As a technology company, Cloudinary owes its success to its ability to build solutions that address the most critical challenges you, our customers, face. The companies we serve run the gamut of digital businesses—retailers and direct-to-consumer brands, media and entertainment, travel and hospitality—which, coincidentally, all care about the same things.
To engage with modern users, today’s websites must be extremely visual. Even though high-quality images and videos can help keep visitors on the site and convert them, those media assets also add to the page weight, load time, and bandwidth. Unoptimized content can result in performance issues, causing visitors to bounce off.
So, your boss comes to you in a panic: he's just heard about Google's Core Web Vitals initiative and needs you to optimize the company website right now! "No problem," you say, hiding your fear that it's not something that can be done overnight. Just taking the first metric, Largest Contentful Paint (LCP), how can you possibly identify all the large elements - most likely images or video posters - of the many hundreds of pages that make up your site? There are already thousands of high-resolution (read massive) media files stored away, which marketing could use any time. How are you going to make sure they're all compressed to a size small enough to be delivered within the threshold? Not to mention all the new images and videos that will be created over time...
I can be quite passionate about image codecs. A “codec battle” is brewing, and I’m not the only one to have opinions about that. Obviously, as the chair of the JPEG XL ad hoc group in the JPEG Committee, I’m firmly in the camp of the codec I’ve been working on for years. Here in this post, however, I’ll strive to be fair and neutral.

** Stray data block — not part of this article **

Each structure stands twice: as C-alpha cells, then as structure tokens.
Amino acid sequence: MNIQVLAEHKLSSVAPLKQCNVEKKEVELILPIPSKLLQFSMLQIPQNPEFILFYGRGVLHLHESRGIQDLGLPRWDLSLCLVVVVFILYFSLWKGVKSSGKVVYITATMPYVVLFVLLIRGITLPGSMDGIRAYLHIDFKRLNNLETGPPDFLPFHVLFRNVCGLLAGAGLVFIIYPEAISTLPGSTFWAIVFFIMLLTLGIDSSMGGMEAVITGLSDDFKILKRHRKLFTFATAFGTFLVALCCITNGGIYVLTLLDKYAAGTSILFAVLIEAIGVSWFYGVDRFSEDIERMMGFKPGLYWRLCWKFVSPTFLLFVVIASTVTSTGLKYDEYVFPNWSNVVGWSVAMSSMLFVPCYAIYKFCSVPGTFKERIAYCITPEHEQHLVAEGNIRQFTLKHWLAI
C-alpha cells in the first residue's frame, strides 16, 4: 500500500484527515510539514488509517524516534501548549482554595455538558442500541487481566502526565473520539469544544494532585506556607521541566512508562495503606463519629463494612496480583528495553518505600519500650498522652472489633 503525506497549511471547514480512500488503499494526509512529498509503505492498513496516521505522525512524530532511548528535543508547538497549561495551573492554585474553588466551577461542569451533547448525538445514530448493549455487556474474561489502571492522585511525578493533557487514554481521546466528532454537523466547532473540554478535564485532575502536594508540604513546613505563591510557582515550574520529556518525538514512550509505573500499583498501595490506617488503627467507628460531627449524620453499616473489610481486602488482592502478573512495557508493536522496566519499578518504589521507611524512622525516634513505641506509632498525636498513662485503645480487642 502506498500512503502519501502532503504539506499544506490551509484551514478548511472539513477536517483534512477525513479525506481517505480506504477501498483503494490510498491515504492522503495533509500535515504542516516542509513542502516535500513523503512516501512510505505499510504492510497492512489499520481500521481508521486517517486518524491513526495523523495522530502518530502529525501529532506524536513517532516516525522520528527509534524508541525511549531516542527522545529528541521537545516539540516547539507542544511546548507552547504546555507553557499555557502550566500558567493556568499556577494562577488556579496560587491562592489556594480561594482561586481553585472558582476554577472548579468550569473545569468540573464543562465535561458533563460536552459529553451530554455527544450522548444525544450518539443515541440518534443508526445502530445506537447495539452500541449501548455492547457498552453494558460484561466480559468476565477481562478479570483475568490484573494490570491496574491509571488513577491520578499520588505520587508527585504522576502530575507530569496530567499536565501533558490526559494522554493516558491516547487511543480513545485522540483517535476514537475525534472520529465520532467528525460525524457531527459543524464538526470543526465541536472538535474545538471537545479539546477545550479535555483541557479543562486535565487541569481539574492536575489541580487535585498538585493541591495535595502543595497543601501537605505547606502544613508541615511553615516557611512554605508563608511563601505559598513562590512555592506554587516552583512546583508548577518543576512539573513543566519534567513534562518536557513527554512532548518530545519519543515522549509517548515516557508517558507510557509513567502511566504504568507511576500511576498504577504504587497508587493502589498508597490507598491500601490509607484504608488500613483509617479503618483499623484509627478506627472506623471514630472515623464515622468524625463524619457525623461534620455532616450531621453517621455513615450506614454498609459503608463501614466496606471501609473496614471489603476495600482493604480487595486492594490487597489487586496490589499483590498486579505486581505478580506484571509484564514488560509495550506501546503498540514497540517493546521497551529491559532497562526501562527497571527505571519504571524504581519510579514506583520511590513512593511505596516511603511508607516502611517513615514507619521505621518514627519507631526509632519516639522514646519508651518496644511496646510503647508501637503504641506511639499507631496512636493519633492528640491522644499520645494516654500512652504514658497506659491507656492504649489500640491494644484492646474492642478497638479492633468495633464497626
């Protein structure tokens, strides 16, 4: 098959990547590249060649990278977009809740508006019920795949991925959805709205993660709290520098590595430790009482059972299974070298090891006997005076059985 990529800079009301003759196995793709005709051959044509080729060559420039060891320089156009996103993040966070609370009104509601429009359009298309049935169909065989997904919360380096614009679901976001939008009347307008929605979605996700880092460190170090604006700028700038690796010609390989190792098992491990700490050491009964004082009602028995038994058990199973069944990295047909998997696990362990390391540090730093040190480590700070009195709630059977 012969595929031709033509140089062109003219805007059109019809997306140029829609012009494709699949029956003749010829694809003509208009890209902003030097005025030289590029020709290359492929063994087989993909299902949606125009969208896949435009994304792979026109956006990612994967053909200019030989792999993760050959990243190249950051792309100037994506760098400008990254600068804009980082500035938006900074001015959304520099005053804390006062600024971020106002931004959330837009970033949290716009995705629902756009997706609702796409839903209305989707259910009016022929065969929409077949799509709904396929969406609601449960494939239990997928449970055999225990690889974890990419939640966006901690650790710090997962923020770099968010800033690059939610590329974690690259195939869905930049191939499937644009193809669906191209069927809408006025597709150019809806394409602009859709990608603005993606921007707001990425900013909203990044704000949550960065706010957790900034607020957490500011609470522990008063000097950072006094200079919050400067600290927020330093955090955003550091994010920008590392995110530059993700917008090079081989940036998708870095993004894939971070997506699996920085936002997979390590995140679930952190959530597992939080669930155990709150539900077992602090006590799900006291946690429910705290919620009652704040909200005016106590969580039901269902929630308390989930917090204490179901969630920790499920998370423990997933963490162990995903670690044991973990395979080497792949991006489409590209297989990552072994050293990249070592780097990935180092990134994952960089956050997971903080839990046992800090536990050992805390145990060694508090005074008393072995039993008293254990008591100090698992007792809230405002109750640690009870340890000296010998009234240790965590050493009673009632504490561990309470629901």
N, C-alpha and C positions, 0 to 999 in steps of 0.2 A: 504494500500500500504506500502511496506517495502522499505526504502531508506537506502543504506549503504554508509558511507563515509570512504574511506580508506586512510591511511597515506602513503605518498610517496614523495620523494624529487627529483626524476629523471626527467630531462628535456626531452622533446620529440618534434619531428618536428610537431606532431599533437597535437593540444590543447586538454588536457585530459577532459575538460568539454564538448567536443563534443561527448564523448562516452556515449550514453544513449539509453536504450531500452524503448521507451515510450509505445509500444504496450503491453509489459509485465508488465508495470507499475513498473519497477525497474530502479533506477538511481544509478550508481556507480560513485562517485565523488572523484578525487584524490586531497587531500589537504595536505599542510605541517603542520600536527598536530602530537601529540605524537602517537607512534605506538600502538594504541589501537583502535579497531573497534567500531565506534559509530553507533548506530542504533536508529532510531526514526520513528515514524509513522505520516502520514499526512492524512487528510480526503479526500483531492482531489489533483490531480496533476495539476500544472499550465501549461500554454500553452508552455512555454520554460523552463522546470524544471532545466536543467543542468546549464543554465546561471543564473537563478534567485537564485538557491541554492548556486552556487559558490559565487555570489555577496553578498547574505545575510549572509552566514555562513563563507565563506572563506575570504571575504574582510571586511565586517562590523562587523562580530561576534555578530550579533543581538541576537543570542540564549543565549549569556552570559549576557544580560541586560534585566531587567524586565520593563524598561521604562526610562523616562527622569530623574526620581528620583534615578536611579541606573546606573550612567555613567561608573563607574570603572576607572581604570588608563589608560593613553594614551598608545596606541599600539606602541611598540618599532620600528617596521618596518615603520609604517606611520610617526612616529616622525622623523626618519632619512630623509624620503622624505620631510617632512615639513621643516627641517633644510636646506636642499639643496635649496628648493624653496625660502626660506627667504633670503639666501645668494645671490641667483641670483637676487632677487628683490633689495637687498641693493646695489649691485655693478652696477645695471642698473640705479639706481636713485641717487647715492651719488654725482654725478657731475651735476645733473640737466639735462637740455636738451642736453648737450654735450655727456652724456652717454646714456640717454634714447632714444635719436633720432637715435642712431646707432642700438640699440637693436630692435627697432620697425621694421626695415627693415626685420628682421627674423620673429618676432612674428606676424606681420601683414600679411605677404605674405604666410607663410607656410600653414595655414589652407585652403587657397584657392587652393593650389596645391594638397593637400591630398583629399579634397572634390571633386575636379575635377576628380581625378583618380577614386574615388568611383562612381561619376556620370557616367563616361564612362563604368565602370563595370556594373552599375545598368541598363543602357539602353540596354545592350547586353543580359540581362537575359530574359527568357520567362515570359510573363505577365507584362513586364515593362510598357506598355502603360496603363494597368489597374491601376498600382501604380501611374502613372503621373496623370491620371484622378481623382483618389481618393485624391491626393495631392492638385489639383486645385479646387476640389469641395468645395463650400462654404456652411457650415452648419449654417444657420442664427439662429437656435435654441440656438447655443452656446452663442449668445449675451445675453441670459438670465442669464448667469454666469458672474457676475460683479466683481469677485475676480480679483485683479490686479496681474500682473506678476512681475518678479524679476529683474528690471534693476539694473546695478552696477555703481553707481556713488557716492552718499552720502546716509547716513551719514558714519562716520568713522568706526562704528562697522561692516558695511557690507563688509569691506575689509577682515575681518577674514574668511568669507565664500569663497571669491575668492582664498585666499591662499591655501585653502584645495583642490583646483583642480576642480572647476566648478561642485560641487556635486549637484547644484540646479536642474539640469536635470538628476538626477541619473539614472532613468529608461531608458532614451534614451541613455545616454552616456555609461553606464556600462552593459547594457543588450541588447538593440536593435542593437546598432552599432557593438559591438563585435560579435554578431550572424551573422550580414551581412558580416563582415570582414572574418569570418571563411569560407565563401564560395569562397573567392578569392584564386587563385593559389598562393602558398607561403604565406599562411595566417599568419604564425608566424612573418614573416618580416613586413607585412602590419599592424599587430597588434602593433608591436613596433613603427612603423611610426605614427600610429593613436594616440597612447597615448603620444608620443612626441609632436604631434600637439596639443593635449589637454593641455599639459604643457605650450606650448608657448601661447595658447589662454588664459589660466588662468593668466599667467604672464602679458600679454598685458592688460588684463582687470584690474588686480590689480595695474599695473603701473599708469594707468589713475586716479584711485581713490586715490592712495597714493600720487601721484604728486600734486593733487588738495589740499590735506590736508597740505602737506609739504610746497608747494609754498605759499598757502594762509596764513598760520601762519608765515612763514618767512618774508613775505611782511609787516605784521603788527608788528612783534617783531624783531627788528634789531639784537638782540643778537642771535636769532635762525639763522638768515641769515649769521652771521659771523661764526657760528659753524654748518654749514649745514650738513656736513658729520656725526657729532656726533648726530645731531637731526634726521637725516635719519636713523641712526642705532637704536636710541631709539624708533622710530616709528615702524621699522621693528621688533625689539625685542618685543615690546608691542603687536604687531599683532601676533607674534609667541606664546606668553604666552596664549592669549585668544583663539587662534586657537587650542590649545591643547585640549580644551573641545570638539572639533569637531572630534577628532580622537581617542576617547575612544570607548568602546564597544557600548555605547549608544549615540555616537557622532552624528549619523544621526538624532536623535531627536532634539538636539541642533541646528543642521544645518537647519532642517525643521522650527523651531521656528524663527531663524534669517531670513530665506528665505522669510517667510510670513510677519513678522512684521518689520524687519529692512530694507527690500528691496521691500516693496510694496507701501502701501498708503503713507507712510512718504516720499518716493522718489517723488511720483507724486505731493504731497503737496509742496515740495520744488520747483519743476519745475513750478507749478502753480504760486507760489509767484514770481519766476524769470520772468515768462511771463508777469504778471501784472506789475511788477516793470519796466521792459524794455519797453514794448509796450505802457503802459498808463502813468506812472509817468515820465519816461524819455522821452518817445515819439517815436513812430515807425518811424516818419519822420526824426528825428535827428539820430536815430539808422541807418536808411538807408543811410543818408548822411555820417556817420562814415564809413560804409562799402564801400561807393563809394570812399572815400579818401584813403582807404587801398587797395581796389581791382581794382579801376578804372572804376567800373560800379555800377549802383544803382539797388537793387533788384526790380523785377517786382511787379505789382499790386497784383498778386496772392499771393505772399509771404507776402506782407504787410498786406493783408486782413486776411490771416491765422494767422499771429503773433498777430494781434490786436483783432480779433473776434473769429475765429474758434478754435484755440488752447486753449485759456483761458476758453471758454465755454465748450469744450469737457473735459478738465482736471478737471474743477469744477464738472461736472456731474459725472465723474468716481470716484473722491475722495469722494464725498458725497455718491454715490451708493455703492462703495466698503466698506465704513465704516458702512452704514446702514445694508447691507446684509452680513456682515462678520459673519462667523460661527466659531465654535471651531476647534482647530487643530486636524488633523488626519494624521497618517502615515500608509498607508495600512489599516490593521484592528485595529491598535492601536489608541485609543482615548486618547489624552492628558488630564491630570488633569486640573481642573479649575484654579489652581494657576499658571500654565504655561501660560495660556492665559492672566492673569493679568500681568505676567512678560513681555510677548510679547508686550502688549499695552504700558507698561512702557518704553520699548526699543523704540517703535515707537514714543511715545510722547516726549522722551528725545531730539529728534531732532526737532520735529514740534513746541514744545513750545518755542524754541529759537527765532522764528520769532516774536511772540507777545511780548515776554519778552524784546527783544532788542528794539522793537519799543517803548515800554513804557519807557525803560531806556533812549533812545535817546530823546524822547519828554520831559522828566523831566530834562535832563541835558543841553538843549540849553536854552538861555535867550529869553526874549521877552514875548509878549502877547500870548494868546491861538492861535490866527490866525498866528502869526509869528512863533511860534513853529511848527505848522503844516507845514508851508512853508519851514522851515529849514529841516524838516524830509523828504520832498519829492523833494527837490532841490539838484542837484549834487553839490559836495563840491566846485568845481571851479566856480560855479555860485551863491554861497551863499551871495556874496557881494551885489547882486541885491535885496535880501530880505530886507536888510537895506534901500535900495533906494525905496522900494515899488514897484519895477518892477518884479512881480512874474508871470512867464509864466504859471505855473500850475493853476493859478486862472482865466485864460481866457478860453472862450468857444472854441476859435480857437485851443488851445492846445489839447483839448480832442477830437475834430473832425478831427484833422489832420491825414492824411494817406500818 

AVIF is a new image format for the web. Before I tell you all about it, let me show you what AVIF can do.
One way to compare image codecs is to encode the same image in different formats at matched file sizes and then compare the visual quality of the resulting images. For example, I rendered the AVIF below with a
q_50 quality transformation. It weighs 12.3 KB and, compared to the lossless original it looks pretty good subjectively.
Fidelity in images is about visually preserving the original; appeal is about hiding the compression artifacts. Depending on your priority, you would compress images with either of these approaches to reduce the file size while still maintaining a reasonable level of visual “quality”:
GUESS? Inc. designs, markets, distributes, and licenses a lifestyle collection of contemporary apparel, denim, handbags, watches, eyewear, footwear, and other related consumer products. These products are distributed through branded GUESS Stores, as well as department and specialty stores around the world, and via e-commerce sites available to 55 countries. GUESS websites act as virtual storefronts that both sell their products and promote their brands, showcasing products in an easy-to-navigate experience that allows customers to see and purchase from its collections.